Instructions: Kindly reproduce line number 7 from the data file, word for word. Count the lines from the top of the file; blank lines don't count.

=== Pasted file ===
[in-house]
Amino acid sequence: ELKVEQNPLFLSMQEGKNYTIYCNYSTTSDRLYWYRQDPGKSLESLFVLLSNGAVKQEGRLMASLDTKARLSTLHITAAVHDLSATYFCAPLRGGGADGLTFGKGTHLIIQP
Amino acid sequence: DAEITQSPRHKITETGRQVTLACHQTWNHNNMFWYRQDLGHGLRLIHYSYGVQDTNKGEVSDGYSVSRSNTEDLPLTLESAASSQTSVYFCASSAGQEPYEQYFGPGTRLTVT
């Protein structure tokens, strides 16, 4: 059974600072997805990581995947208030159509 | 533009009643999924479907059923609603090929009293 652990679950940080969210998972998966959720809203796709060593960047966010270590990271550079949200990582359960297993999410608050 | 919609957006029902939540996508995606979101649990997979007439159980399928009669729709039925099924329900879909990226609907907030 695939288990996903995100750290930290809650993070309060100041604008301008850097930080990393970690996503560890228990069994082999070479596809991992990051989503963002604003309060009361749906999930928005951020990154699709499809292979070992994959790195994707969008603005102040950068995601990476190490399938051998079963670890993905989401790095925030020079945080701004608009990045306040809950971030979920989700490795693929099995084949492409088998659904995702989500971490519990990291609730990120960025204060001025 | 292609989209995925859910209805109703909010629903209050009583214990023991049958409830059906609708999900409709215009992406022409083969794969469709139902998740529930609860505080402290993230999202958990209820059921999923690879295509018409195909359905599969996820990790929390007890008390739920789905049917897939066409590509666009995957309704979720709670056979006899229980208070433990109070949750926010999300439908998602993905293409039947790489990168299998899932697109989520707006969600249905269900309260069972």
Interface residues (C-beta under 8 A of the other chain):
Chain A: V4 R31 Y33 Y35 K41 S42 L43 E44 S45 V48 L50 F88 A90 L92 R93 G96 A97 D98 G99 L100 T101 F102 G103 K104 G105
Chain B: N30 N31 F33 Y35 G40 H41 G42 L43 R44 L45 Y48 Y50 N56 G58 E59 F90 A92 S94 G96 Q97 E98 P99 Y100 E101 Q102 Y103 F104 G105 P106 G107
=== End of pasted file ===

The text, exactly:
Chain B: N30 N31 F33 Y35 G40 H41 G42 L43 R44 L45 Y48 Y50 N56 G58 E59 F90 A92 S94 G96 Q97 E98 P99 Y100 E101 Q102 Y103 F104 G105 P106 G107